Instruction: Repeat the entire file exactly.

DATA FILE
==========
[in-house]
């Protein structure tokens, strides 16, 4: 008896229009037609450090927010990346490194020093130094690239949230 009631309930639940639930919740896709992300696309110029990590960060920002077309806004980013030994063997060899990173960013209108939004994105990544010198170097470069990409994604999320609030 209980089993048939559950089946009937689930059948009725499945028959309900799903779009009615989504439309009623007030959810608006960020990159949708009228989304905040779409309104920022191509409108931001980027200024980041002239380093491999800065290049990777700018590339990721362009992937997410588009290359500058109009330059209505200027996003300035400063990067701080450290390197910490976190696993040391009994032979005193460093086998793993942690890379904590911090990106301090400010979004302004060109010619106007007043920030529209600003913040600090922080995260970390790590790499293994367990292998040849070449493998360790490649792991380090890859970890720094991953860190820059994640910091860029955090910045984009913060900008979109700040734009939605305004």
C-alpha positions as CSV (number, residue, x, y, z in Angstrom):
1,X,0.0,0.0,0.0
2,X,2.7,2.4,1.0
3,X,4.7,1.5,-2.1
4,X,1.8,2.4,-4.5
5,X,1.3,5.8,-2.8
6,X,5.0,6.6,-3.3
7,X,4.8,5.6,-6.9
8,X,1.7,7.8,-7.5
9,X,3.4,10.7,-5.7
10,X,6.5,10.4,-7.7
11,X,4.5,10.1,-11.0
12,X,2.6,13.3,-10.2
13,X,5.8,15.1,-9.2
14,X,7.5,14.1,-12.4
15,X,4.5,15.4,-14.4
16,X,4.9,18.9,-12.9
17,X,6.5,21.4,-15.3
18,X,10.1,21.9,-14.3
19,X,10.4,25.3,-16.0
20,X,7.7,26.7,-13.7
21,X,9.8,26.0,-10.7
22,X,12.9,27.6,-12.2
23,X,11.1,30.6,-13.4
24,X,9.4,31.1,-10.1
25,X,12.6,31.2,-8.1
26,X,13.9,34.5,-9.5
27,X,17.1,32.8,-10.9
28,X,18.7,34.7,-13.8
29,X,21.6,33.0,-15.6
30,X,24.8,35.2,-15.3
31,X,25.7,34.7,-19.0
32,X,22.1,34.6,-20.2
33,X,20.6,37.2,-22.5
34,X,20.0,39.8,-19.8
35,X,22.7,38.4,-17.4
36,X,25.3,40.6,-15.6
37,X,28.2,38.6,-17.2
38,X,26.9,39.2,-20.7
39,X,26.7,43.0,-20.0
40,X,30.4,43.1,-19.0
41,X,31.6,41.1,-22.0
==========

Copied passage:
[in-house]
């Protein structure tokens, strides 16, 4: 008896229009037609450090927010990346490194020093130094690239949230 009631309930639940639930919740896709992300696309110029990590960060920002077309806004980013030994063997060899990173960013209108939004994105990544010198170097470069990409994604999320609030 209980089993048939559950089946009937689930059948009725499945028959309900799903779009009615989504439309009623007030959810608006960020990159949708009228989304905040779409309104920022191509409108931001980027200024980041002239380093491999800065290049990777700018590339990721362009992937997410588009290359500058109009330059209505200027996003300035400063990067701080450290390197910490976190696993040391009994032979005193460093086998793993942690890379904590911090990106301090400010979004302004060109010619106007007043920030529209600003913040600090922080995260970390790590790499293994367990292998040849070449493998360790490649792991380090890859970890720094991953860190820059994640910091860029955090910045984009913060900008979109700040734009939605305004």
C-alpha positions as CSV (number, residue, x, y, z in Angstrom):
1,X,0.0,0.0,0.0
2,X,2.7,2.4,1.0
3,X,4.7,1.5,-2.1
4,X,1.8,2.4,-4.5
5,X,1.3,5.8,-2.8
6,X,5.0,6.6,-3.3
7,X,4.8,5.6,-6.9
8,X,1.7,7.8,-7.5
9,X,3.4,10.7,-5.7
10,X,6.5,10.4,-7.7
11,X,4.5,10.1,-11.0
12,X,2.6,13.3,-10.2
13,X,5.8,15.1,-9.2
14,X,7.5,14.1,-12.4
15,X,4.5,15.4,-14.4
16,X,4.9,18.9,-12.9
17,X,6.5,21.4,-15.3
18,X,10.1,21.9,-14.3
19,X,10.4,25.3,-16.0
20,X,7.7,26.7,-13.7
21,X,9.8,26.0,-10.7
22,X,12.9,27.6,-12.2
23,X,11.1,30.6,-13.4
24,X,9.4,31.1,-10.1
25,X,12.6,31.2,-8.1
26,X,13.9,34.5,-9.5
27,X,17.1,32.8,-10.9
28,X,18.7,34.7,-13.8
29,X,21.6,33.0,-15.6
30,X,24.8,35.2,-15.3
31,X,25.7,34.7,-19.0
32,X,22.1,34.6,-20.2
33,X,20.6,37.2,-22.5
34,X,20.0,39.8,-19.8
35,X,22.7,38.4,-17.4
36,X,25.3,40.6,-15.6
37,X,28.2,38.6,-17.2
38,X,26.9,39.2,-20.7
39,X,26.7,43.0,-20.0
40,X,30.4,43.1,-19.0
41,X,31.6,41.1,-22.0